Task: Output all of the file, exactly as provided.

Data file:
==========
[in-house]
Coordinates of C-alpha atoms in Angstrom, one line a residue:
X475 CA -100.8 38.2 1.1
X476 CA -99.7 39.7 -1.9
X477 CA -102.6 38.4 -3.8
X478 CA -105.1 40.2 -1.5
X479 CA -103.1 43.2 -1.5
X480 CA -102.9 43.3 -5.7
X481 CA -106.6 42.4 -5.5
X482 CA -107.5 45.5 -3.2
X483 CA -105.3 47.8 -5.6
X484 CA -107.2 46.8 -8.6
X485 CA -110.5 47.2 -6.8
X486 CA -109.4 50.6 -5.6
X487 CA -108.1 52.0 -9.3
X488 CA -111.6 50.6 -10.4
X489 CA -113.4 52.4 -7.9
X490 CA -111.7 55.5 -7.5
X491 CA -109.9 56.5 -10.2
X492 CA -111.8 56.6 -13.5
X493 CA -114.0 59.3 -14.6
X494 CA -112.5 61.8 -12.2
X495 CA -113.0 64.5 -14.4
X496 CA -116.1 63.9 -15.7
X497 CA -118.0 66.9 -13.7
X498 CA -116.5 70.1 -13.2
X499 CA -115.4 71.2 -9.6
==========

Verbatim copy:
[in-house]
Coordinates of C-alpha atoms in Angstrom, one line a residue:
X475 CA -100.8 38.2 1.1
X476 CA -99.7 39.7 -1.9
X477 CA -102.6 38.4 -3.8
X478 CA -105.1 40.2 -1.5
X479 CA -103.1 43.2 -1.5
X480 CA -102.9 43.3 -5.7
X481 CA -106.6 42.4 -5.5
X482 CA -107.5 45.5 -3.2
X483 CA -105.3 47.8 -5.6
X484 CA -107.2 46.8 -8.6
X485 CA -110.5 47.2 -6.8
X486 CA -109.4 50.6 -5.6
X487 CA -108.1 52.0 -9.3
X488 CA -111.6 50.6 -10.4
X489 CA -113.4 52.4 -7.9
X490 CA -111.7 55.5 -7.5
X491 CA -109.9 56.5 -10.2
X492 CA -111.8 56.6 -13.5
X493 CA -114.0 59.3 -14.6
X494 CA -112.5 61.8 -12.2
X495 CA -113.0 64.5 -14.4
X496 CA -116.1 63.9 -15.7
X497 CA -118.0 66.9 -13.7
X498 CA -116.5 70.1 -13.2
X499 CA -115.4 71.2 -9.6